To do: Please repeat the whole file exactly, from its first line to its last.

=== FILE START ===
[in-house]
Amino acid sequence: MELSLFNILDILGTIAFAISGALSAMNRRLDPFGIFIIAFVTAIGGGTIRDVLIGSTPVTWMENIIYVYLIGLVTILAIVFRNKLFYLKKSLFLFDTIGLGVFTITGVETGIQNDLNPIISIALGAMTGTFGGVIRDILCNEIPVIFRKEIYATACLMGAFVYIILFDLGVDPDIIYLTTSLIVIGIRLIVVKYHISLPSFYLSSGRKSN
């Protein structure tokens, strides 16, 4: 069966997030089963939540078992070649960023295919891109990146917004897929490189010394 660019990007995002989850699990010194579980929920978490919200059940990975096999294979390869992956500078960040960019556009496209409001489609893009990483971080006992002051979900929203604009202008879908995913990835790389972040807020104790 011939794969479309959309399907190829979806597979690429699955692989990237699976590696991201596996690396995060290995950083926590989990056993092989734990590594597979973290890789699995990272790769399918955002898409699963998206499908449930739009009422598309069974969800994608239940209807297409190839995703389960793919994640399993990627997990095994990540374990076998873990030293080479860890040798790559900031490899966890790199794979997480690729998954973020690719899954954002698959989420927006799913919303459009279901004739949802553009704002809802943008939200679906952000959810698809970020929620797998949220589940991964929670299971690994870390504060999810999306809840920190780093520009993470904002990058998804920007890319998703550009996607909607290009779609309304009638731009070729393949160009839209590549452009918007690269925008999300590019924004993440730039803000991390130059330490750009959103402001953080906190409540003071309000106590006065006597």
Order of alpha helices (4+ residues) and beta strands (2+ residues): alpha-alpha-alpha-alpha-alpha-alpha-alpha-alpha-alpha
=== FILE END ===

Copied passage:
[in-house]
Amino acid sequence: MELSLFNILDILGTIAFAISGALSAMNRRLDPFGIFIIAFVTAIGGGTIRDVLIGSTPVTWMENIIYVYLIGLVTILAIVFRNKLFYLKKSLFLFDTIGLGVFTITGVETGIQNDLNPIISIALGAMTGTFGGVIRDILCNEIPVIFRKEIYATACLMGAFVYIILFDLGVDPDIIYLTTSLIVIGIRLIVVKYHISLPSFYLSSGRKSN
């Protein structure tokens, strides 16, 4: 069966997030089963939540078992070649960023295919891109990146917004897929490189010394 660019990007995002989850699990010194579980929920978490919200059940990975096999294979390869992956500078960040960019556009496209409001489609893009990483971080006992002051979900929203604009202008879908995913990835790389972040807020104790 011939794969479309959309399907190829979806597979690429699955692989990237699976590696991201596996690396995060290995950083926590989990056993092989734990590594597979973290890789699995990272790769399918955002898409699963998206499908449930739009009422598309069974969800994608239940209807297409190839995703389960793919994640399993990627997990095994990540374990076998873990030293080479860890040798790559900031490899966890790199794979997480690729998954973020690719899954954002698959989420927006799913919303459009279901004739949802553009704002809802943008939200679906952000959810698809970020929620797998949220589940991964929670299971690994870390504060999810999306809840920190780093520009993470904002990058998804920007890319998703550009996607909607290009779609309304009638731009070729393949160009839209590549452009918007690269925008999300590019924004993440730039803000991390130059330490750009959103402001953080906190409540003071309000106590006065006597």
Order of alpha helices (4+ residues) and beta strands (2+ residues): alpha-alpha-alpha-alpha-alpha-alpha-alpha-alpha-alpha